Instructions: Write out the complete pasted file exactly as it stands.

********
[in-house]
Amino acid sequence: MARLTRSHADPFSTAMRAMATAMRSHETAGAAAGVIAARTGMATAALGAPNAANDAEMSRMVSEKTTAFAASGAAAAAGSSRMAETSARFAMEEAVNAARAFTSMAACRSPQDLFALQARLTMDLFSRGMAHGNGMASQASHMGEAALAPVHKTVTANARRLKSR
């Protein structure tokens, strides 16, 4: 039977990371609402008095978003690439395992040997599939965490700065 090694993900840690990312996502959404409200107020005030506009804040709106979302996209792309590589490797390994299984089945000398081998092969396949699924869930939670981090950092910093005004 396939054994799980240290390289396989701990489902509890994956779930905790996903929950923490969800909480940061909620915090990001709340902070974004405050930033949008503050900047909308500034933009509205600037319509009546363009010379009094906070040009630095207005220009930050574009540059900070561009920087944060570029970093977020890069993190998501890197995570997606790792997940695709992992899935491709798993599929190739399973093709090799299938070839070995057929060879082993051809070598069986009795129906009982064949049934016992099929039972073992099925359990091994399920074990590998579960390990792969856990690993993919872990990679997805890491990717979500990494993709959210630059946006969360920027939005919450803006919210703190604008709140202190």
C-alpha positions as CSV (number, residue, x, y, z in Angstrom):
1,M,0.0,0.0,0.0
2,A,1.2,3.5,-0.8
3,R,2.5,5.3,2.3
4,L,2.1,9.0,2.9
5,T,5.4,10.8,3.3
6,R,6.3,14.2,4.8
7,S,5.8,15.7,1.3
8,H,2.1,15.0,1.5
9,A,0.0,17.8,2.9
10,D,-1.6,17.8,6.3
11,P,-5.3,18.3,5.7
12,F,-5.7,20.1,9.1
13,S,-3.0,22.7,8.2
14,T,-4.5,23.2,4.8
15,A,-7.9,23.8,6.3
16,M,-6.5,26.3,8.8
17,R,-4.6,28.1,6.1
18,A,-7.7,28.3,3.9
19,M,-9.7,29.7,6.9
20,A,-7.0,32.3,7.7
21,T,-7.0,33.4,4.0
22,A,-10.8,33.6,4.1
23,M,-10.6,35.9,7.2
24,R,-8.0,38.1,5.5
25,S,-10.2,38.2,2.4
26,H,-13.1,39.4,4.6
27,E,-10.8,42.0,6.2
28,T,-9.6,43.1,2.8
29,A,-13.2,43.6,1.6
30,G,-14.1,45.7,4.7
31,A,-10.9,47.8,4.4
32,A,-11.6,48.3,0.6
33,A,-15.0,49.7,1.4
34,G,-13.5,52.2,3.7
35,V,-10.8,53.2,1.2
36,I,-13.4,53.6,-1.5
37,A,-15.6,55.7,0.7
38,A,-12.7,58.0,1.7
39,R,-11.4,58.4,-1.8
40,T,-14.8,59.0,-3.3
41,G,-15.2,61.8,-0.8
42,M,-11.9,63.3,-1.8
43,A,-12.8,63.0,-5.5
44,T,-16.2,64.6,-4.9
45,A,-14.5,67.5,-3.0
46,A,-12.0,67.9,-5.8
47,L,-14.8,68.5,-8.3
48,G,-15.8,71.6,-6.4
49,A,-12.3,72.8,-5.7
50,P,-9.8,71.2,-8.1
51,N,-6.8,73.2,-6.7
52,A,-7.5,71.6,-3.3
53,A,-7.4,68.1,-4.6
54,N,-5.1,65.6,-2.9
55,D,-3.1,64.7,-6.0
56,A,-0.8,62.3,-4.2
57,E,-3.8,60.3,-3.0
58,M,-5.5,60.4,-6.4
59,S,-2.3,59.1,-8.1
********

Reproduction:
[in-house]
Amino acid sequence: MARLTRSHADPFSTAMRAMATAMRSHETAGAAAGVIAARTGMATAALGAPNAANDAEMSRMVSEKTTAFAASGAAAAAGSSRMAETSARFAMEEAVNAARAFTSMAACRSPQDLFALQARLTMDLFSRGMAHGNGMASQASHMGEAALAPVHKTVTANARRLKSR
């Protein structure tokens, strides 16, 4: 039977990371609402008095978003690439395992040997599939965490700065 090694993900840690990312996502959404409200107020005030506009804040709106979302996209792309590589490797390994299984089945000398081998092969396949699924869930939670981090950092910093005004 396939054994799980240290390289396989701990489902509890994956779930905790996903929950923490969800909480940061909620915090990001709340902070974004405050930033949008503050900047909308500034933009509205600037319509009546363009010379009094906070040009630095207005220009930050574009540059900070561009920087944060570029970093977020890069993190998501890197995570997606790792997940695709992992899935491709798993599929190739399973093709090799299938070839070995057929060879082993051809070598069986009795129906009982064949049934016992099929039972073992099925359990091994399920074990590998579960390990792969856990690993993919872990990679997805890491990717979500990494993709959210630059946006969360920027939005919450803006919210703190604008709140202190």
C-alpha positions as CSV (number, residue, x, y, z in Angstrom):
1,M,0.0,0.0,0.0
2,A,1.2,3.5,-0.8
3,R,2.5,5.3,2.3
4,L,2.1,9.0,2.9
5,T,5.4,10.8,3.3
6,R,6.3,14.2,4.8
7,S,5.8,15.7,1.3
8,H,2.1,15.0,1.5
9,A,0.0,17.8,2.9
10,D,-1.6,17.8,6.3
11,P,-5.3,18.3,5.7
12,F,-5.7,20.1,9.1
13,S,-3.0,22.7,8.2
14,T,-4.5,23.2,4.8
15,A,-7.9,23.8,6.3
16,M,-6.5,26.3,8.8
17,R,-4.6,28.1,6.1
18,A,-7.7,28.3,3.9
19,M,-9.7,29.7,6.9
20,A,-7.0,32.3,7.7
21,T,-7.0,33.4,4.0
22,A,-10.8,33.6,4.1
23,M,-10.6,35.9,7.2
24,R,-8.0,38.1,5.5
25,S,-10.2,38.2,2.4
26,H,-13.1,39.4,4.6
27,E,-10.8,42.0,6.2
28,T,-9.6,43.1,2.8
29,A,-13.2,43.6,1.6
30,G,-14.1,45.7,4.7
31,A,-10.9,47.8,4.4
32,A,-11.6,48.3,0.6
33,A,-15.0,49.7,1.4
34,G,-13.5,52.2,3.7
35,V,-10.8,53.2,1.2
36,I,-13.4,53.6,-1.5
37,A,-15.6,55.7,0.7
38,A,-12.7,58.0,1.7
39,R,-11.4,58.4,-1.8
40,T,-14.8,59.0,-3.3
41,G,-15.2,61.8,-0.8
42,M,-11.9,63.3,-1.8
43,A,-12.8,63.0,-5.5
44,T,-16.2,64.6,-4.9
45,A,-14.5,67.5,-3.0
46,A,-12.0,67.9,-5.8
47,L,-14.8,68.5,-8.3
48,G,-15.8,71.6,-6.4
49,A,-12.3,72.8,-5.7
50,P,-9.8,71.2,-8.1
51,N,-6.8,73.2,-6.7
52,A,-7.5,71.6,-3.3
53,A,-7.4,68.1,-4.6
54,N,-5.1,65.6,-2.9
55,D,-3.1,64.7,-6.0
56,A,-0.8,62.3,-4.2
57,E,-3.8,60.3,-3.0
58,M,-5.5,60.4,-6.4
59,S,-2.3,59.1,-8.1